Police Testing $5,000 Car Cannons with $500 GPS-Tracking Bullets


Credit: 18r / Foter.com / CC BY-NC-SA

Police forces in Florida and Iowa are testing a new device that allows officers to use GPS to track fleeing vehicles. Described as "James Bond-like," "Batman"-esque, and not-so-titillating "T-shirt cannons," the gadget is a compressed-air launcher produced by a company called StarChase. The launcher is mounted in the grill of a squad car. Guided by a laser sighting, an officer simply presses a button, shooting a sticky bullet onto the back of the car he is pursuing. Encased in the bullet is a GPS-tracking device.

The Des Moines Register explains the potential benefits of such a system:

"It's a new technology that's come out that's going to protect a lot of people," [Sgt. Scott] Bright said. "We don't want to take somebody's innocent life because of pursuit."

The GPS tracker allows law enforcement officials to continue monitoring the whereabouts of a suspect without engaging in what are often high-speed chases that can put officers, the suspects and the general public in danger, officials said.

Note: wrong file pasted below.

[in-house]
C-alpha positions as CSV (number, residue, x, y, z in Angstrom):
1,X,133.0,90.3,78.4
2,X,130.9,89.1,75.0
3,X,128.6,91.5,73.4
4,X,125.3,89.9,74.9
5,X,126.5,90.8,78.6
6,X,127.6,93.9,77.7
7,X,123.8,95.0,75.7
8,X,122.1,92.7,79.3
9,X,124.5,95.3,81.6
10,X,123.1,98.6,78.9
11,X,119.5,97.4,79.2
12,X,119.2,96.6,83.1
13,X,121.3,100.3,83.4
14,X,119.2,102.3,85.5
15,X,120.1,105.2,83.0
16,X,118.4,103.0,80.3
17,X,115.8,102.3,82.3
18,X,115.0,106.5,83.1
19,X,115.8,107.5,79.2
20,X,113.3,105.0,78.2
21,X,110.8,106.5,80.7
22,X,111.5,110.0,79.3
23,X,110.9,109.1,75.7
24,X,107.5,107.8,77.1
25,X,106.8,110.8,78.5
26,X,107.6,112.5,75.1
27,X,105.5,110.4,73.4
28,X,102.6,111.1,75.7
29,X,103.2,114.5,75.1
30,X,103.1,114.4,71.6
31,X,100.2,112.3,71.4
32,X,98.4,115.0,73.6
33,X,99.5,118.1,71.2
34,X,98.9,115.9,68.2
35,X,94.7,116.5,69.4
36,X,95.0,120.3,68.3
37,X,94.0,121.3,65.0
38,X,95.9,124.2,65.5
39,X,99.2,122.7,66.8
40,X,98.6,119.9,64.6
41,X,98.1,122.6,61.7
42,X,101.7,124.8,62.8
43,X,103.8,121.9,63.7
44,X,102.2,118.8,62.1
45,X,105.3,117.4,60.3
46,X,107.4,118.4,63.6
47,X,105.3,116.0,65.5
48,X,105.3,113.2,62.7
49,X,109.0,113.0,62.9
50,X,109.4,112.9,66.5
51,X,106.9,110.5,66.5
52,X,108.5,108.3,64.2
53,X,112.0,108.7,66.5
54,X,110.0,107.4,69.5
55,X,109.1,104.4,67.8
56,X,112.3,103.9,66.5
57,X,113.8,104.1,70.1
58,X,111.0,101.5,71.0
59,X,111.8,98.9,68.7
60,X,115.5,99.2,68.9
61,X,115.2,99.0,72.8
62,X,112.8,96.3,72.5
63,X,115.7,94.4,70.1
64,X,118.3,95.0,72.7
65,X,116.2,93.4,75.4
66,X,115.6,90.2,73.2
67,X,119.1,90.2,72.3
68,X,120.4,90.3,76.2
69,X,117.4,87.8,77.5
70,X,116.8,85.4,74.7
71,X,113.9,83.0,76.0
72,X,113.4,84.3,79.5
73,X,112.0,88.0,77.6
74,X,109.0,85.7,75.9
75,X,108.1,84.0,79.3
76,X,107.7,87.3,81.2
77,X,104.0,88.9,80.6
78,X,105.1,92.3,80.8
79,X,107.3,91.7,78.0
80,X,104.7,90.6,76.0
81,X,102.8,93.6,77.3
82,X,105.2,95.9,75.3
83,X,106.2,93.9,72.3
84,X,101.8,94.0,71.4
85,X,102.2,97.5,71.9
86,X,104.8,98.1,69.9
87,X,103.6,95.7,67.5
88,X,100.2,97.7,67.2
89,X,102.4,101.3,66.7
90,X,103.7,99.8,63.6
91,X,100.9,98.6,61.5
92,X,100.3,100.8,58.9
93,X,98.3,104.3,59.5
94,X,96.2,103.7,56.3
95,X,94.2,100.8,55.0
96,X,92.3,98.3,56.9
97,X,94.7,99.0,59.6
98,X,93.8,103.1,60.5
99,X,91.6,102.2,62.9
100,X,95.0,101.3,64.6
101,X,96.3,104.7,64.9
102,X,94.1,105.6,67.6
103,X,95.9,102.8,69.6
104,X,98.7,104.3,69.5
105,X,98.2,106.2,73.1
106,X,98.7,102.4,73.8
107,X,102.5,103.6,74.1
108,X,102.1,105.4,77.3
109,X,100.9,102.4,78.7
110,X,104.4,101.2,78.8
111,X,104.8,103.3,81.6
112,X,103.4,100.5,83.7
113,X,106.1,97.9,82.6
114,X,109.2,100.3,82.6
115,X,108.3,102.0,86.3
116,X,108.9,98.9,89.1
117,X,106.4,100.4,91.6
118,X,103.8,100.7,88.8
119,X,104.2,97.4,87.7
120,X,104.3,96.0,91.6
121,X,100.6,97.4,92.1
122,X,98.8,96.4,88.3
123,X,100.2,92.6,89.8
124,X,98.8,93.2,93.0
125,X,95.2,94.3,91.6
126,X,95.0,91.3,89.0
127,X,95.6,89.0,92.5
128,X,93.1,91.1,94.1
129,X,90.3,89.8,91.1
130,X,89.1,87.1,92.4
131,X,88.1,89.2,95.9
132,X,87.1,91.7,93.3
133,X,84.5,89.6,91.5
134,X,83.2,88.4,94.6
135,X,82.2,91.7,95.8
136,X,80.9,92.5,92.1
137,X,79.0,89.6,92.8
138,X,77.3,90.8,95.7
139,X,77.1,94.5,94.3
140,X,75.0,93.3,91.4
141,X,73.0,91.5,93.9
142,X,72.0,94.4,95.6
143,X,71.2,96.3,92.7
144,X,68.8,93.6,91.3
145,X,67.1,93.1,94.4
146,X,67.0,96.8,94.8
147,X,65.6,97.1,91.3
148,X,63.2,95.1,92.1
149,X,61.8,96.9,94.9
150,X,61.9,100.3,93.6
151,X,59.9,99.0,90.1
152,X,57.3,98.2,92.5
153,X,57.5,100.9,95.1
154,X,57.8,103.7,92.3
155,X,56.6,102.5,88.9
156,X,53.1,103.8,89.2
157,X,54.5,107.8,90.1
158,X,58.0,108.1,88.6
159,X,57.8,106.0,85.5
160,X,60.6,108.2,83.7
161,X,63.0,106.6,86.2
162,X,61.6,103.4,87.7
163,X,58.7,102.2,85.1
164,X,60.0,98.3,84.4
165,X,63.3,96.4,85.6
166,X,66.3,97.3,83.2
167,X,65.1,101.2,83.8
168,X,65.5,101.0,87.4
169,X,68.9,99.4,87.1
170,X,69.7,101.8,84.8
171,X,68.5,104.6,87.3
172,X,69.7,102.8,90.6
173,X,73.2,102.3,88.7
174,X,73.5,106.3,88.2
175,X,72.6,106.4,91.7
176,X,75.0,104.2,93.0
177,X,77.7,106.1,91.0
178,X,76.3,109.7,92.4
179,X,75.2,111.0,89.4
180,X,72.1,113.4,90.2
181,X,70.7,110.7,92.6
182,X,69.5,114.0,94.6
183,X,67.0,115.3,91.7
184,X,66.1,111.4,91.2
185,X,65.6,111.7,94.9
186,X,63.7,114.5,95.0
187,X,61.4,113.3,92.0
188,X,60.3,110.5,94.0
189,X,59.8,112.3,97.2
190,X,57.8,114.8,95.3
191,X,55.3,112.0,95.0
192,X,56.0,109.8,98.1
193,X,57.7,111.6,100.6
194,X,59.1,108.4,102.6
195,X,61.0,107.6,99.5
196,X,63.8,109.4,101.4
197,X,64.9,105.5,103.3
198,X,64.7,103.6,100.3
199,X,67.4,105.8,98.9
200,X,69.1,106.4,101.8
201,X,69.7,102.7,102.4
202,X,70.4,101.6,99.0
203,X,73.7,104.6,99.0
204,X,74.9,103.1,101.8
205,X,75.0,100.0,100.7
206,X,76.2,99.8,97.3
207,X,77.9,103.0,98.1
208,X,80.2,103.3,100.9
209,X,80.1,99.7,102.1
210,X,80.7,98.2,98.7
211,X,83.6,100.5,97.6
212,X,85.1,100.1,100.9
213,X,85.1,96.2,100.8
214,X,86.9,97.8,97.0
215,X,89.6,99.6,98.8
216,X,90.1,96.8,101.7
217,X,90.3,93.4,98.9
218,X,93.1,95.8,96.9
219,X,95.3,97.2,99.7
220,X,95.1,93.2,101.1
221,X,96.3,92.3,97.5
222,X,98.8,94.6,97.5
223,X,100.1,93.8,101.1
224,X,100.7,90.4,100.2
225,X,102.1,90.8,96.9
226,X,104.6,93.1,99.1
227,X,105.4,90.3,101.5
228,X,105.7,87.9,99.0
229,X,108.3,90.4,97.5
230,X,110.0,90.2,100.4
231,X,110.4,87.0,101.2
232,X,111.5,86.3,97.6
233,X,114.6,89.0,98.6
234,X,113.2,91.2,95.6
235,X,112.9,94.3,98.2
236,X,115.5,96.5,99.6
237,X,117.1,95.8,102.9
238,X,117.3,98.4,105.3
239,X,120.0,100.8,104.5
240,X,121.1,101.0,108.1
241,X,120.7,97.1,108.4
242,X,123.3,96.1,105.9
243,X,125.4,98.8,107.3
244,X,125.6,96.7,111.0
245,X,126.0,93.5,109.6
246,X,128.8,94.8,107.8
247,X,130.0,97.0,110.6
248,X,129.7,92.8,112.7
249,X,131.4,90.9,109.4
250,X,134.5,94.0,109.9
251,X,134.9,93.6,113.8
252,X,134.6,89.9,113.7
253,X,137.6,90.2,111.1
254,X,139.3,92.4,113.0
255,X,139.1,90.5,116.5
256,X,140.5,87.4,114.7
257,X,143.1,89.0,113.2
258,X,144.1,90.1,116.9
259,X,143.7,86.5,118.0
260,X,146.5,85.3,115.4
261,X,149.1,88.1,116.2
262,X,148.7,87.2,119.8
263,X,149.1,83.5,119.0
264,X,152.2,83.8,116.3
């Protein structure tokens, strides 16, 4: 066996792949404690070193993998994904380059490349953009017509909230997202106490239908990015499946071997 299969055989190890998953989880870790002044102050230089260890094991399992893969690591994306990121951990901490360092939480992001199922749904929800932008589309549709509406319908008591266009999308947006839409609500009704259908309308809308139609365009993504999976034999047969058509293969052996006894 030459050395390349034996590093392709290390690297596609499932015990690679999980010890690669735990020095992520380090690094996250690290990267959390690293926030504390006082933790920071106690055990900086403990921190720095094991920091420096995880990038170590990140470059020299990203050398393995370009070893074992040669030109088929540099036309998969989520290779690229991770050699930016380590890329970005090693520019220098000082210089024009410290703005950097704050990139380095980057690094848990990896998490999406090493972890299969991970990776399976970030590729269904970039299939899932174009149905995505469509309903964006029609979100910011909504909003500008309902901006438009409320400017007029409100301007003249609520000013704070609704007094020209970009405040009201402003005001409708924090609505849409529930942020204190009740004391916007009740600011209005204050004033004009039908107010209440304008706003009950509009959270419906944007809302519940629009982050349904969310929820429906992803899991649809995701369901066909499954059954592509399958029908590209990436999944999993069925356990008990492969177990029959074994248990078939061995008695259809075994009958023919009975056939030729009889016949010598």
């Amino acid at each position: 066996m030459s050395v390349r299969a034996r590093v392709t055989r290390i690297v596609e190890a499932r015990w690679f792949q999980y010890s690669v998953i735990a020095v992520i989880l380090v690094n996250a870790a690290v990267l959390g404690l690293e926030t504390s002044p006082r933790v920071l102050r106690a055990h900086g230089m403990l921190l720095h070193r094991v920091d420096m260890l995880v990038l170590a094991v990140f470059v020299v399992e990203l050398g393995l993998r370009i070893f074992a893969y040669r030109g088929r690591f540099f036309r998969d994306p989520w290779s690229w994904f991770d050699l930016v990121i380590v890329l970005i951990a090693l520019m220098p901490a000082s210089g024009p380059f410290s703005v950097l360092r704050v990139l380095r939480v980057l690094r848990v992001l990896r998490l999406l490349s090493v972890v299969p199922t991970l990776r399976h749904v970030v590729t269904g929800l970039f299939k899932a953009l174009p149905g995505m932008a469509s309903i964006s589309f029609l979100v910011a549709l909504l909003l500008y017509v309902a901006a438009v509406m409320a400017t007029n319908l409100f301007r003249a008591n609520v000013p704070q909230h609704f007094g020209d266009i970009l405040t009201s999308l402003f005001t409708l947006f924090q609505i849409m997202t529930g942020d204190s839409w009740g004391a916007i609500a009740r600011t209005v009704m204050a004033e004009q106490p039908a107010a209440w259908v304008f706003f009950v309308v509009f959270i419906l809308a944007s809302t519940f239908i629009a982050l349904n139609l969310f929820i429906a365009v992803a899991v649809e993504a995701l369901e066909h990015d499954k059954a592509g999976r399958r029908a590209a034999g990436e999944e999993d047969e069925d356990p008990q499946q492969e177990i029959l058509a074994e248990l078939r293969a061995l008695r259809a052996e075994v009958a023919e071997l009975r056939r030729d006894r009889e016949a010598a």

When the vehicle slows down or stops, officers can close in again and make an arrest.

Nevertheless, there are some concerns with the cost, effectiveness, and constitutionality of StarChase's product.

"Demonstrations showed that only one out of four bullets shot at a parked police car actually stuck," according to International Business Times, "And at $500 a pop, that's an expensive shot to miss. Also, each mechanism costs about $5,000 to install, and every bullet is good for only one use."

StarChase assures that its tracking device works within the confines of United States v. Jones, in which the Supreme Court ruled last year that attaching a GPS-device to a suspect's car constituted a search under the Fourth Amendment. That does not mean StarChase is in the clear, though. As Reason's Ron Bailey and Jacob Sullum have written about last week's ruling in United States v. Katzin, "police do need a warrant before planting a GPS tracker on a suspect's vehicle."

And, drivers are already wising up to the new tactic. In one case in Iowa, "apparently, the suspect heard on a police scanner that a GPS tracking device was on the vehicle, found it and removed it from the truck."

The New York Post asks, "If police lose sight of the suspect vehicle and find it later, how are they to prove who was driving it during the chase?"